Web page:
BY NATHAN CRANFORD
The Western world has seen the rise (and fall) of numerous upstarts in various artistic fields. One could say that the rise of Dadaism in Europe, as exemplified by that most fabulous Fountain of Marcel Duchamp, did much to open up the possibilities of expression in visual art. So too did those illuminations of the deepest, darkest recesses of the human psyche found in many of the films directed by Italian auteur Pier Paolo Pasolini. Nearly half a century after their creation, these achievements in artistic expression continue to haunt and bewilder both art students and connoisseurs alike, despite never having achieved mass appeal for the public-at-large. Yet, with music, effecting change to the expressive limitations of the artform hasn’t always been so dramatic–and many of the controversies it introduced were quickly absorbed and formalized within the medium with little to no public fanfare over time.
Left to Right: Hunter Kennedy, Wynand Myburgh, Johnny de Ridder, Francois Van Coke, Jaco Venter. Photo by 187.
As time marched forward into the 21st Century, many felt that there was nothing that music could do to effect change, or at the very least, cause a stir–that is, until the South African punk band Fokofpolisiekar (Fuckoffpolicecar) burst out onto the country’s burgeoning youth scene in 2003.
(A “Brand New Afrika” it ain’t; the song title in English is “Burn South Africa.”)
To many of us who happened to live through the punk revolutions of the 1970s and ’80s, and more recently, the dreaded, but short-lived controversy surrounding explicit lyrics in popular forms of music during the 1990s, a name like “Fuckoffpolicecar” seems relatively tame in comparison. Not so, however, to the many religious and social conservatives that strove to maintain their grasp on South African society following the fall of Apartheid in the mid-1990s. Many, particularly in South Africa’s Christian community, were extremely offended by the band’s criticisms of religion and conservative social values–not to mention by how the naughty word “Fokof” is figured so prominently in the band’s name. However, unlike the “blasphemies” so inherent to the art of Duchamp and the films of Pasolini, Fokofpolisiekar’s work achieved one critical component of social disturbance both European artists failed to achieve during their lifetime: mass popularity.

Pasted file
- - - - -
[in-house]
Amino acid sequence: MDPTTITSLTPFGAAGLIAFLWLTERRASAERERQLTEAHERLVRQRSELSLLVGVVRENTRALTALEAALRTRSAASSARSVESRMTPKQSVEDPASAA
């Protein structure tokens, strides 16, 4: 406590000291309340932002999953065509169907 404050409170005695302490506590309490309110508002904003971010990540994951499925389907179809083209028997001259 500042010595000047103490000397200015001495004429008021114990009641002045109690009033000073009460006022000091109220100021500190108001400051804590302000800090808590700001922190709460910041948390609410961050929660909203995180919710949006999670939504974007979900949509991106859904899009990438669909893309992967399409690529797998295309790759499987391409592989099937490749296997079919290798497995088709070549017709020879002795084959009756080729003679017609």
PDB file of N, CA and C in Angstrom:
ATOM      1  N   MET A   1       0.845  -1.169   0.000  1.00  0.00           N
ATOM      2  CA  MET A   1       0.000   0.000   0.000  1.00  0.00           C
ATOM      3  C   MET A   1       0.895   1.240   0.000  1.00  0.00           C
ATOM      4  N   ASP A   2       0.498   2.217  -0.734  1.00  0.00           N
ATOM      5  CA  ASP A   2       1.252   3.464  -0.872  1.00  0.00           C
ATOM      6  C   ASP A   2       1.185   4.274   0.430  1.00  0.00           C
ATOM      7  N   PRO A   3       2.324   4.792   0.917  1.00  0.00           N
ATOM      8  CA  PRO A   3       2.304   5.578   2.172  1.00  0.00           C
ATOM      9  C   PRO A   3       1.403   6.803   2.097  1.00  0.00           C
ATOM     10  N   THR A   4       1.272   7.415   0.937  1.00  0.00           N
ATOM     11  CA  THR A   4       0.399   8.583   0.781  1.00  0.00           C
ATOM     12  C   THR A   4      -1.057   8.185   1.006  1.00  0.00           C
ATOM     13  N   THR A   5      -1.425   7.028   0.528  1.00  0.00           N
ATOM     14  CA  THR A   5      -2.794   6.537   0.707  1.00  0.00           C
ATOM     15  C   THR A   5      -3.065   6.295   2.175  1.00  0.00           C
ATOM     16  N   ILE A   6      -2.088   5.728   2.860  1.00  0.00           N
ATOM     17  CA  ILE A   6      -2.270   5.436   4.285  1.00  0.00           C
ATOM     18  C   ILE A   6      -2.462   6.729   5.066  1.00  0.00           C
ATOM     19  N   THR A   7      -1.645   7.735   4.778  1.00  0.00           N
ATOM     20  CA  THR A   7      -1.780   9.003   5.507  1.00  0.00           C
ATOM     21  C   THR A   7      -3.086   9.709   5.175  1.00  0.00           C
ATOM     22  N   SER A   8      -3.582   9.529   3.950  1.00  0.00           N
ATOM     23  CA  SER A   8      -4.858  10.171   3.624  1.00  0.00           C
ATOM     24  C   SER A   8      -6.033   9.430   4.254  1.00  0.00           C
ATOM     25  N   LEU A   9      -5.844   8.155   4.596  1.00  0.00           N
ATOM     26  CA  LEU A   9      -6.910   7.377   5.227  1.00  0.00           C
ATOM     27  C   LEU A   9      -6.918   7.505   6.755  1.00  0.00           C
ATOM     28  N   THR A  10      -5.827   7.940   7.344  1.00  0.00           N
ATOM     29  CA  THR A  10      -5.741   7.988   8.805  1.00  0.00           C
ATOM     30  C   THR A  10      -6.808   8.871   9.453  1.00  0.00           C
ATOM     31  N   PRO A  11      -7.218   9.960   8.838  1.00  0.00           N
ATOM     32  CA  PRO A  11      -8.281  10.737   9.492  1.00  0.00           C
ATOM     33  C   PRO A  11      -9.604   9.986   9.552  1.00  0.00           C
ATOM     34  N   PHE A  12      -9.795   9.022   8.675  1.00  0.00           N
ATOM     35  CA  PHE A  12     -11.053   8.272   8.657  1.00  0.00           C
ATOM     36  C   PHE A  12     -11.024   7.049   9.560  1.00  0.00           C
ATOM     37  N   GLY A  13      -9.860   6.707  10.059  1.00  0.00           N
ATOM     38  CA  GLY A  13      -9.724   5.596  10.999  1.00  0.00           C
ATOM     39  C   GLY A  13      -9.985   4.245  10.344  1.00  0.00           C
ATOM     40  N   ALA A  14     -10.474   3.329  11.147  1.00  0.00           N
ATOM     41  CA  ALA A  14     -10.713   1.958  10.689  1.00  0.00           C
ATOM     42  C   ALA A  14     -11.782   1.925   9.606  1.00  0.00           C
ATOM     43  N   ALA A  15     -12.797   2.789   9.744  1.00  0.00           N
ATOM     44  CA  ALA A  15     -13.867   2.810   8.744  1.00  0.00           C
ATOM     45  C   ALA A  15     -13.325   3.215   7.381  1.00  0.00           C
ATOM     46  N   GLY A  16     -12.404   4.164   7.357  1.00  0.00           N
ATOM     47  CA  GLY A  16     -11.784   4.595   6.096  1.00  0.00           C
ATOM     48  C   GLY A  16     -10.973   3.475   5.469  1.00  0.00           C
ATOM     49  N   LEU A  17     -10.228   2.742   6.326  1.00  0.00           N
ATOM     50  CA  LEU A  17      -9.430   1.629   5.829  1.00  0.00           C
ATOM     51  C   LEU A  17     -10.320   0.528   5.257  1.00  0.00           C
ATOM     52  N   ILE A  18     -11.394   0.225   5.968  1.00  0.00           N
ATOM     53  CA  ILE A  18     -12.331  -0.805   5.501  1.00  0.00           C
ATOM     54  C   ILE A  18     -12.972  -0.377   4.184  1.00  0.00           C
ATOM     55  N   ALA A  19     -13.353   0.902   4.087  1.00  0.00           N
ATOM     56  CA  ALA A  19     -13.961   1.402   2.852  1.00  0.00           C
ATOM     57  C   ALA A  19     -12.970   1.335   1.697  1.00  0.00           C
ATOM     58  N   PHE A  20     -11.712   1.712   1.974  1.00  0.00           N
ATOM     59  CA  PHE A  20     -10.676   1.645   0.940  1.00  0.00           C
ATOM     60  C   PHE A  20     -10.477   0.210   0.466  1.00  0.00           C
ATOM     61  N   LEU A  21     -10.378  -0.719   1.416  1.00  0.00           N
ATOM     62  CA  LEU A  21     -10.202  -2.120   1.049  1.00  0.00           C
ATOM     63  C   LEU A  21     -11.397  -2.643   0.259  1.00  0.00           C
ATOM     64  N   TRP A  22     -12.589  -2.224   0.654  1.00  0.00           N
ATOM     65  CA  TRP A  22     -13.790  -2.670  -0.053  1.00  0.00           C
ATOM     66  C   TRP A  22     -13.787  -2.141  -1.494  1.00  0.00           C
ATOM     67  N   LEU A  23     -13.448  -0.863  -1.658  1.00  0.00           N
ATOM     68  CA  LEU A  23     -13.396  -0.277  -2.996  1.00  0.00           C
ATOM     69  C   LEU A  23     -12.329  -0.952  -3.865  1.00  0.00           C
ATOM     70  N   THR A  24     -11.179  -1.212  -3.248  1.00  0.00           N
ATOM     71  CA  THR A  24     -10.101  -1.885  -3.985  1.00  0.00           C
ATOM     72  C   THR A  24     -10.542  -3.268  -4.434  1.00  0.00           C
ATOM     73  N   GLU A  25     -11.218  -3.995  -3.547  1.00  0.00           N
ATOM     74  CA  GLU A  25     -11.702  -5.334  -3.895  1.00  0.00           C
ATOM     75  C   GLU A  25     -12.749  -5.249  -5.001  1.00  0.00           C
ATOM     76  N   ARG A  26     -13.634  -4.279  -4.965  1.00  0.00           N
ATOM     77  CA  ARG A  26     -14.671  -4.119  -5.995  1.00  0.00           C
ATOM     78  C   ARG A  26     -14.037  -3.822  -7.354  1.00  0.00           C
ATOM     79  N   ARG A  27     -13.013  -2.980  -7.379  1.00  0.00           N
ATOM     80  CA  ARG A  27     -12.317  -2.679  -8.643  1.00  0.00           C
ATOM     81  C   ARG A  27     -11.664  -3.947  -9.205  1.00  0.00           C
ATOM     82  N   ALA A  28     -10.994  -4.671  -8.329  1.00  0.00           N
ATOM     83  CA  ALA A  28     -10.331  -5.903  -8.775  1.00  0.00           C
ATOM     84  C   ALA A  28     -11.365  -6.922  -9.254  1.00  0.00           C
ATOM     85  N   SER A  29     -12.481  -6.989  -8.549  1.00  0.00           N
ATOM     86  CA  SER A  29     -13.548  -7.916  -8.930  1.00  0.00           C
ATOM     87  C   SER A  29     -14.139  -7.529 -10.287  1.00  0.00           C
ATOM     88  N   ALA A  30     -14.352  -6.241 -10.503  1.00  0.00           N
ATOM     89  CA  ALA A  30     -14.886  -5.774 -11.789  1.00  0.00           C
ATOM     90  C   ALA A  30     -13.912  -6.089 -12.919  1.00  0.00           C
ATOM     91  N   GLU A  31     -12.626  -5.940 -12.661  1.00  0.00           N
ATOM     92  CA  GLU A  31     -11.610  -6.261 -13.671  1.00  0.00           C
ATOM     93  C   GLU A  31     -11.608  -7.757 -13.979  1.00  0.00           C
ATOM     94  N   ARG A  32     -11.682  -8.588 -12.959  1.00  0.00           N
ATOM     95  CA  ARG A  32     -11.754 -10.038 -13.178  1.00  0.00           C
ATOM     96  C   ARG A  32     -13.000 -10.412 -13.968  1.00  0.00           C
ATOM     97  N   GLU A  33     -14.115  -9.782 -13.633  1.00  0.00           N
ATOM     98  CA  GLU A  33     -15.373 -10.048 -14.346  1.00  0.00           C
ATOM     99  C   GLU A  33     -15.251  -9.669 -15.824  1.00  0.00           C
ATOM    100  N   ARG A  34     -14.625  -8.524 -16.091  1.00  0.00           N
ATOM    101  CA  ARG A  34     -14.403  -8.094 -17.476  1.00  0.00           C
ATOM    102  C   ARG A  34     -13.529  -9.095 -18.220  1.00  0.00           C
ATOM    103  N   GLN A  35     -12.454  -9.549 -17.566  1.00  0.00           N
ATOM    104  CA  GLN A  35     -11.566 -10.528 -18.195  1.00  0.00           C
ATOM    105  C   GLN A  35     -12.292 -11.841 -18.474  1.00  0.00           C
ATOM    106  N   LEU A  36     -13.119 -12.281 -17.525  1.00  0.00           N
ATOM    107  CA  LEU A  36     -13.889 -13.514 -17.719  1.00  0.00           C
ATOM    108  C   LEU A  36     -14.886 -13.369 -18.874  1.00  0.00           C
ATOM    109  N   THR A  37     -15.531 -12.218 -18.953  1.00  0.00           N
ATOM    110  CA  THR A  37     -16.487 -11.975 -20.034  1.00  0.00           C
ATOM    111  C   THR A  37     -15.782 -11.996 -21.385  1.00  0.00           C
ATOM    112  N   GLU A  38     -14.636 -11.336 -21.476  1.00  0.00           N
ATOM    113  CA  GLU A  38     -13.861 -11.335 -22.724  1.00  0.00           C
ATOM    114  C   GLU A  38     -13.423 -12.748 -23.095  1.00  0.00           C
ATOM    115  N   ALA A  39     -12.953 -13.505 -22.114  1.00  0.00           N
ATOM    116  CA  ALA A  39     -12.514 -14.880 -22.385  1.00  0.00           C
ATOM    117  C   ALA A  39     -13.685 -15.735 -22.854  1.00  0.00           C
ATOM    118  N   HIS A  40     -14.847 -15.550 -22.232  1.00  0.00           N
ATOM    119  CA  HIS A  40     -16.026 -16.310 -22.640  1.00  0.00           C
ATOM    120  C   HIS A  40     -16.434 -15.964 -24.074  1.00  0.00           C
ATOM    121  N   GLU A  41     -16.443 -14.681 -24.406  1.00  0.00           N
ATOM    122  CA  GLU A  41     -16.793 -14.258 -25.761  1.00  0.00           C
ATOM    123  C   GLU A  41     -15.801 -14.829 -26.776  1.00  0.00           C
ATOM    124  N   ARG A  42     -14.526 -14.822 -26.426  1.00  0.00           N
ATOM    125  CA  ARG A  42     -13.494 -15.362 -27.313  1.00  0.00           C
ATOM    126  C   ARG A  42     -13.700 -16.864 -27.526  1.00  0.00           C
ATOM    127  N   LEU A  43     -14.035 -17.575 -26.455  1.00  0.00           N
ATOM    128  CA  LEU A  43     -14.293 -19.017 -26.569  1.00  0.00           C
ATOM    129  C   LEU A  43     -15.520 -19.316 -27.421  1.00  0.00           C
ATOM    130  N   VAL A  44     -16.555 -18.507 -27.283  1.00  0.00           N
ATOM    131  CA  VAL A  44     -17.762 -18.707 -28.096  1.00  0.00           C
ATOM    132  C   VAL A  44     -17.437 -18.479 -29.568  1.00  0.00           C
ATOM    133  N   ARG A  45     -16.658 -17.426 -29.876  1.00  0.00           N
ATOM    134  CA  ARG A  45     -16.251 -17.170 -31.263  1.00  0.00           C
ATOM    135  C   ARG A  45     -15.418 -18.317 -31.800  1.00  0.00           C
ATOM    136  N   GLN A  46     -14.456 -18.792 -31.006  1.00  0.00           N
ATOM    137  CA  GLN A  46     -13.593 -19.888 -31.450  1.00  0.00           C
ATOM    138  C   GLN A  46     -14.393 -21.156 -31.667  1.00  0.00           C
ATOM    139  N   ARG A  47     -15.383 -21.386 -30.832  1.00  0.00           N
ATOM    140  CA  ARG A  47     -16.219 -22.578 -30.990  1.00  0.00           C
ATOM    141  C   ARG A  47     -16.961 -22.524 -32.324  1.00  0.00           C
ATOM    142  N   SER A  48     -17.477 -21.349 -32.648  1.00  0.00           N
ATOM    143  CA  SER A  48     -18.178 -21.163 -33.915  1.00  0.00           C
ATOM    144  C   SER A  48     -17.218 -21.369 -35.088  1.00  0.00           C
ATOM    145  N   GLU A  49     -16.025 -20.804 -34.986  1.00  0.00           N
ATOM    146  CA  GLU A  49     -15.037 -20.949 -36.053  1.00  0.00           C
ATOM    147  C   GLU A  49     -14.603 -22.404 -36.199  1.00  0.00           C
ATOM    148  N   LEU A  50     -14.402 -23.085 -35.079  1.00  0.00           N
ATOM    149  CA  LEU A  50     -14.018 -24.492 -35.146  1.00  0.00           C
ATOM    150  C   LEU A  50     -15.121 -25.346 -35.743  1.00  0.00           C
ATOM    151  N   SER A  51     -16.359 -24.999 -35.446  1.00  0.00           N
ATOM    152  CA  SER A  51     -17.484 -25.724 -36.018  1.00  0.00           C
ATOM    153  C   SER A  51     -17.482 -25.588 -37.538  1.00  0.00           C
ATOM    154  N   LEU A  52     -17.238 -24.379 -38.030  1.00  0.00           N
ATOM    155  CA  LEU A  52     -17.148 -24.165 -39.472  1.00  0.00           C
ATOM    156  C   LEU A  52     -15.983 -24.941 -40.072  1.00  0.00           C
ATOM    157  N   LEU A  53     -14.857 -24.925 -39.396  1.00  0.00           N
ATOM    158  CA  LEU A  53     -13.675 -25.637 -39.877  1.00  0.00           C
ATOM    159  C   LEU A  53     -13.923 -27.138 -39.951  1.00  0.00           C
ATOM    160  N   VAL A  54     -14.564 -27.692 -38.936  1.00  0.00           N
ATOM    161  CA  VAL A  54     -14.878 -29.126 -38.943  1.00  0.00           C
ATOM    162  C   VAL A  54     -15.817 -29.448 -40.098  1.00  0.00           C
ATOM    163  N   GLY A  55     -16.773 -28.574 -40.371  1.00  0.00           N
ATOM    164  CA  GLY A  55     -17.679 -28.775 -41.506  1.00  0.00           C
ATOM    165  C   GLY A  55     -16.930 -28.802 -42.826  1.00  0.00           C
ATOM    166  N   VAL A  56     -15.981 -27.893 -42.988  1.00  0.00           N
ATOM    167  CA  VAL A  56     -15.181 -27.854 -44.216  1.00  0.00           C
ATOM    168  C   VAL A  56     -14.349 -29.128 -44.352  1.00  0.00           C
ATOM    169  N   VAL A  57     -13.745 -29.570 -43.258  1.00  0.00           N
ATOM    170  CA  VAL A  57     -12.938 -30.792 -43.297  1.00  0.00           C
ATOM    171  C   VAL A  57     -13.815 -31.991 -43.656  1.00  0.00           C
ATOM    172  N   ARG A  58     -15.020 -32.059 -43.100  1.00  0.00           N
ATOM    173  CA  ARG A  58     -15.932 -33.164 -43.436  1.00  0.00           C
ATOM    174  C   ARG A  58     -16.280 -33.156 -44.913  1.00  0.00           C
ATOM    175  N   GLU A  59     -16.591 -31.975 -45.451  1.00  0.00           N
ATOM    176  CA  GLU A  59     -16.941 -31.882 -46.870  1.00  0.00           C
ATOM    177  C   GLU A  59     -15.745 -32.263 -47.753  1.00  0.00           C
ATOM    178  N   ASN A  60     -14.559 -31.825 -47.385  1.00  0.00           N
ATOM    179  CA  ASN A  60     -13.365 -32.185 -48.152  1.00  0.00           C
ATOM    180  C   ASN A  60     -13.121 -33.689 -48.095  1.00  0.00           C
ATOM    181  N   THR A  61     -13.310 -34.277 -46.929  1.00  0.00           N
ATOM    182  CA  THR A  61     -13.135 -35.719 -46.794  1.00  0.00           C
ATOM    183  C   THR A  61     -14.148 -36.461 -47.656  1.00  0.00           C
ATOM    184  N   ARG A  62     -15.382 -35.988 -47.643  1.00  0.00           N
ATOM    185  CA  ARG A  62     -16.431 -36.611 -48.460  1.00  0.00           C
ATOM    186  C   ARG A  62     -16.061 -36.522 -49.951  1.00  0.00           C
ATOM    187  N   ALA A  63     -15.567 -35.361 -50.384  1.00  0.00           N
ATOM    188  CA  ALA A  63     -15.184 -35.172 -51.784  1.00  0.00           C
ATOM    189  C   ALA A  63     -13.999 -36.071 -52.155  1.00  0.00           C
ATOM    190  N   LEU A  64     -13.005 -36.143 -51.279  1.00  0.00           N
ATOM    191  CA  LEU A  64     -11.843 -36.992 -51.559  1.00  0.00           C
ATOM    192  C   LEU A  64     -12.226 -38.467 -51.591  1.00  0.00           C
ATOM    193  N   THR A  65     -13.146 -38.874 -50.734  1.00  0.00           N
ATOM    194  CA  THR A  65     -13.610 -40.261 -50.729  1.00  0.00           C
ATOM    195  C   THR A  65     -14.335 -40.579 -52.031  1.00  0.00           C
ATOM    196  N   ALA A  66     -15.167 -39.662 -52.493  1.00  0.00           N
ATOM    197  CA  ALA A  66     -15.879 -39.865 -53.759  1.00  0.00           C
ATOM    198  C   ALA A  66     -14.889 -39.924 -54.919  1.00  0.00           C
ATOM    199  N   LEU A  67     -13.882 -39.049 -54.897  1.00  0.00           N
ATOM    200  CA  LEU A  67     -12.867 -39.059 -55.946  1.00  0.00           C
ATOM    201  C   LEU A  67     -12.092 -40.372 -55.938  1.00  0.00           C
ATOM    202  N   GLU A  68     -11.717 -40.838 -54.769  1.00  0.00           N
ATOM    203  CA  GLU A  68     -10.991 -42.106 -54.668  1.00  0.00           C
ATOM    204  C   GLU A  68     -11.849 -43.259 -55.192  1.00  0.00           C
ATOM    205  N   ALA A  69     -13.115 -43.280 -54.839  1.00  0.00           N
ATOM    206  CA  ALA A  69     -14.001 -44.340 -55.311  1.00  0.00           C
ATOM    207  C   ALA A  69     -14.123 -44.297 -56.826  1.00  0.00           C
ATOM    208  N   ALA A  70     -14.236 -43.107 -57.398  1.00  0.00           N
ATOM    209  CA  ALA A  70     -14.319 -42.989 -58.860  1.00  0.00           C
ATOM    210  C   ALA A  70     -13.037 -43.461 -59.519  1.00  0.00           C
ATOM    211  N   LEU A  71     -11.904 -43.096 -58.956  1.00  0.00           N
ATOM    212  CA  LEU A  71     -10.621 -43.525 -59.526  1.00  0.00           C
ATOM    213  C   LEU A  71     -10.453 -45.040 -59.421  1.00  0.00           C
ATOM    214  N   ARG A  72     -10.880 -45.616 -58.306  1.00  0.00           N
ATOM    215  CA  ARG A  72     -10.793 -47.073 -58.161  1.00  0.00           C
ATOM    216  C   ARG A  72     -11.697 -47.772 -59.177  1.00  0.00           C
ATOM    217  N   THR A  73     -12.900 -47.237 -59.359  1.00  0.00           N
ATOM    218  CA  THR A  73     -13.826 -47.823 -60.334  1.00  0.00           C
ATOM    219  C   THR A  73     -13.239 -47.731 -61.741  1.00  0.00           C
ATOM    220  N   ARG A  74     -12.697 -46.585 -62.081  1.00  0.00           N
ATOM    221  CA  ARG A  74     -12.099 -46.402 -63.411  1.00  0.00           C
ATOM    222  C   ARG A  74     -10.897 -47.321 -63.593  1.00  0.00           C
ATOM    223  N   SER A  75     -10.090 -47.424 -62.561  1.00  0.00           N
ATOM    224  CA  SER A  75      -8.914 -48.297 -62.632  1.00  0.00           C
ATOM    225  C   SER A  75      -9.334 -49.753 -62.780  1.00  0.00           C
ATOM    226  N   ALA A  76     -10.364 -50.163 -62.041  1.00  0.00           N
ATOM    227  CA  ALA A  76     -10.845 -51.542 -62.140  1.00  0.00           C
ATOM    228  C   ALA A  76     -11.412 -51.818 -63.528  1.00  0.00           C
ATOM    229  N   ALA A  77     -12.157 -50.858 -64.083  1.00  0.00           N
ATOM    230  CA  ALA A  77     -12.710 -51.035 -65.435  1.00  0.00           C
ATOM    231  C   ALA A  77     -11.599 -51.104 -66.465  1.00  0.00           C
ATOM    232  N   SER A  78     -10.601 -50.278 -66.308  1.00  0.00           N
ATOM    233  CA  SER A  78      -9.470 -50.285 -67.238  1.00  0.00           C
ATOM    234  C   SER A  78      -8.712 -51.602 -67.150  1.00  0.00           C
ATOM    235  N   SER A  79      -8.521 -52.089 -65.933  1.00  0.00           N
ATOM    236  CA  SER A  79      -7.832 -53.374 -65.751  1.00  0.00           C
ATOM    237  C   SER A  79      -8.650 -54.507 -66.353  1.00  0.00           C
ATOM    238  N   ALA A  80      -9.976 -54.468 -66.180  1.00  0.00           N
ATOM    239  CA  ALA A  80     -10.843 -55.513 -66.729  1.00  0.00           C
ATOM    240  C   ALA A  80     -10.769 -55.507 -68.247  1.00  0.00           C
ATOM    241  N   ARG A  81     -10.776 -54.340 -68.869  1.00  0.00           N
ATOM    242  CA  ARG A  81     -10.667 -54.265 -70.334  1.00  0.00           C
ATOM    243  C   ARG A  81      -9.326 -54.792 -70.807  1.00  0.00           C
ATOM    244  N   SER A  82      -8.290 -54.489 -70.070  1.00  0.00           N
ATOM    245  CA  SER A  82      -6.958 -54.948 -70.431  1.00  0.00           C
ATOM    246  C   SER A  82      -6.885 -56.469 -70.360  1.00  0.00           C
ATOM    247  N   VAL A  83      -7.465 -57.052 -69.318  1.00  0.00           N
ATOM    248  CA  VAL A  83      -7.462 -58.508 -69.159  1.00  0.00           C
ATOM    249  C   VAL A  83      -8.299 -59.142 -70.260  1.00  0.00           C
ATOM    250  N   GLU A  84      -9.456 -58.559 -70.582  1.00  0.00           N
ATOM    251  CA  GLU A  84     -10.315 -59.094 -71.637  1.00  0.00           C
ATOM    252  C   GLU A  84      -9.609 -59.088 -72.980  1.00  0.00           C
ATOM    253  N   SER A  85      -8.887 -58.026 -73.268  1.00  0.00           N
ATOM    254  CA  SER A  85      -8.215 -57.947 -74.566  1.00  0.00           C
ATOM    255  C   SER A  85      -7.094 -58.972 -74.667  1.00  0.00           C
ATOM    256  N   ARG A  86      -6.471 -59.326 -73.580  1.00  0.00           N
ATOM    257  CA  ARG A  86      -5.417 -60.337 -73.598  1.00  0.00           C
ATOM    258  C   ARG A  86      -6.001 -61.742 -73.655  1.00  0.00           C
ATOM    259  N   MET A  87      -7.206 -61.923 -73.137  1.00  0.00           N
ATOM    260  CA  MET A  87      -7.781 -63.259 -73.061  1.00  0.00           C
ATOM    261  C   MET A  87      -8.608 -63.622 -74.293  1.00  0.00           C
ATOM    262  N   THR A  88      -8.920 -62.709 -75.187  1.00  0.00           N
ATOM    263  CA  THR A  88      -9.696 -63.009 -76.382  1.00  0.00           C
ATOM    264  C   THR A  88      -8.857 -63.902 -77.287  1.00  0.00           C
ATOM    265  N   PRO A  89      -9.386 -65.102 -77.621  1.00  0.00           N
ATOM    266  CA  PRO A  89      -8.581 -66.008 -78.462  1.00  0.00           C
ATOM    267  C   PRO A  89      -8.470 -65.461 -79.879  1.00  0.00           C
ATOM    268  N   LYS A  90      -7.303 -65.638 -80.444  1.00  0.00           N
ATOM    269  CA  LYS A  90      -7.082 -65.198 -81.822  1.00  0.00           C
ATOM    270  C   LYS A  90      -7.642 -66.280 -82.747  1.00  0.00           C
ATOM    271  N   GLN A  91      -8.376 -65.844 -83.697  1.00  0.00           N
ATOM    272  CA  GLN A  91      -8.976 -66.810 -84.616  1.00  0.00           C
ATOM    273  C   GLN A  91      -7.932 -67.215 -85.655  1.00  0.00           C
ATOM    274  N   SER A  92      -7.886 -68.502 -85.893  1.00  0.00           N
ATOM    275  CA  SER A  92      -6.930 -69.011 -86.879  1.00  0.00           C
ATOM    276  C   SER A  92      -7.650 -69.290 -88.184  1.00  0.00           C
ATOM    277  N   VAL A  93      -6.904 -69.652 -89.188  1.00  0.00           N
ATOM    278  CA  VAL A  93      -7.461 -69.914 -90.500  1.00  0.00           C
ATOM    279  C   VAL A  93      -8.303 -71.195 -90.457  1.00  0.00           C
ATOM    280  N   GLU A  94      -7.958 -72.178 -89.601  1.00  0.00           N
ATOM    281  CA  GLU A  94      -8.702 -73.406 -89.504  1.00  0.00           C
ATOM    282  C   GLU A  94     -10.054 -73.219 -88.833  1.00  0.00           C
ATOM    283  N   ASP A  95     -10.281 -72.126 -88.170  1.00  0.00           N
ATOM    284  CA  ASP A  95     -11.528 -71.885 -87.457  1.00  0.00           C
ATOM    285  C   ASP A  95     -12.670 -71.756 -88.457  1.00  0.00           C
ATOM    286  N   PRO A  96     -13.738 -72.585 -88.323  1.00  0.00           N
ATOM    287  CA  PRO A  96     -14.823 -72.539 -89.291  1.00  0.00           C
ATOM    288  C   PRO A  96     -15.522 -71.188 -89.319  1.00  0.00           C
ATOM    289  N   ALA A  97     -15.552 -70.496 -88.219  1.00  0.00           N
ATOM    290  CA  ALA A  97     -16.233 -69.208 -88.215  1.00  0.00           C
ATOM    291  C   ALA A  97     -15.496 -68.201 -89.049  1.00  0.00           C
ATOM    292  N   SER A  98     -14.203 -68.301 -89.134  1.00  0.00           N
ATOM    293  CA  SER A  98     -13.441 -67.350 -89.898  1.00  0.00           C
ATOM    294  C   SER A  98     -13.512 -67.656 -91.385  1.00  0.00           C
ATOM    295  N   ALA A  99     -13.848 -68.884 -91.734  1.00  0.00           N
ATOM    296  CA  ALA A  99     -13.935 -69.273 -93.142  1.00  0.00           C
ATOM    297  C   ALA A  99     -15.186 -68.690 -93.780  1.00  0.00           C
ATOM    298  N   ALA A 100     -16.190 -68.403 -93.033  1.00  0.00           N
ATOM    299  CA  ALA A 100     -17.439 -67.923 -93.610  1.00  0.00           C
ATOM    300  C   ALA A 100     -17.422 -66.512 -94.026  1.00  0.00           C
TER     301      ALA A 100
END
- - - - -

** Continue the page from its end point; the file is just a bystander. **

Noticeably influenced by the internationally famous punk/alternative rock act Queens of the Stone Age, Fokofpolisiekar managed to take a style of music oft heard and appreciated in silence by marginalized South African youths, and propel it into the national limelight virtually overnight. Suddenly, the country’s predominantly Afrikaans-speaking youth culture had a voice of their own that crooned in a way that was not only true to the “tenets” of punk and alternative rock, but turned out to be extremely good music to boot.
Despite the band’s unyielding quest for progress in expanding the boundaries of South Africa’s iron house of religious morality, Fokofpolisiekar met its match in 2006 when one of the band members “inadvertently” wrote the words “fok god” (“fuck god”) on a fan’s wallet (one recalls John Lennon’s similar gaffe in the United States almost half a century earlier)–inciting the country’s religious leaders to pull out all the stops in order to put an end to the band’s godless influence. With the entirety of the South African media suddenly turned against the band, Fokofpolisiekar was literally forced to lie prostrate and apologize to an apparently incensed public–and even more brutally to their image, to intone that the public’s inevitable forgiveness is something that “Jesus would have done.” Surely a triumph for free speech in South Africa, indeed.
Amazingly enough, however, and perhaps owing to the growing numbers of those who could care less about their country’s socially conservative and religious initiatives, Fokofpolisiekar’s popularity, commercial and otherwise, never truly suffered as a result of their public humiliation–in fact, one could say that the band’s influence within South Africa and beyond only got stronger as a result. In fact, an entire documentary has been made on the band’s trials and tribulations over the last decade to further the cause of free artistic expression in South Africa. Watch the trailer below.
If you want to pretend for a minute that you know more than we do about music, go ahead, send us your thoughts. Hit us with your best shot, we dare you.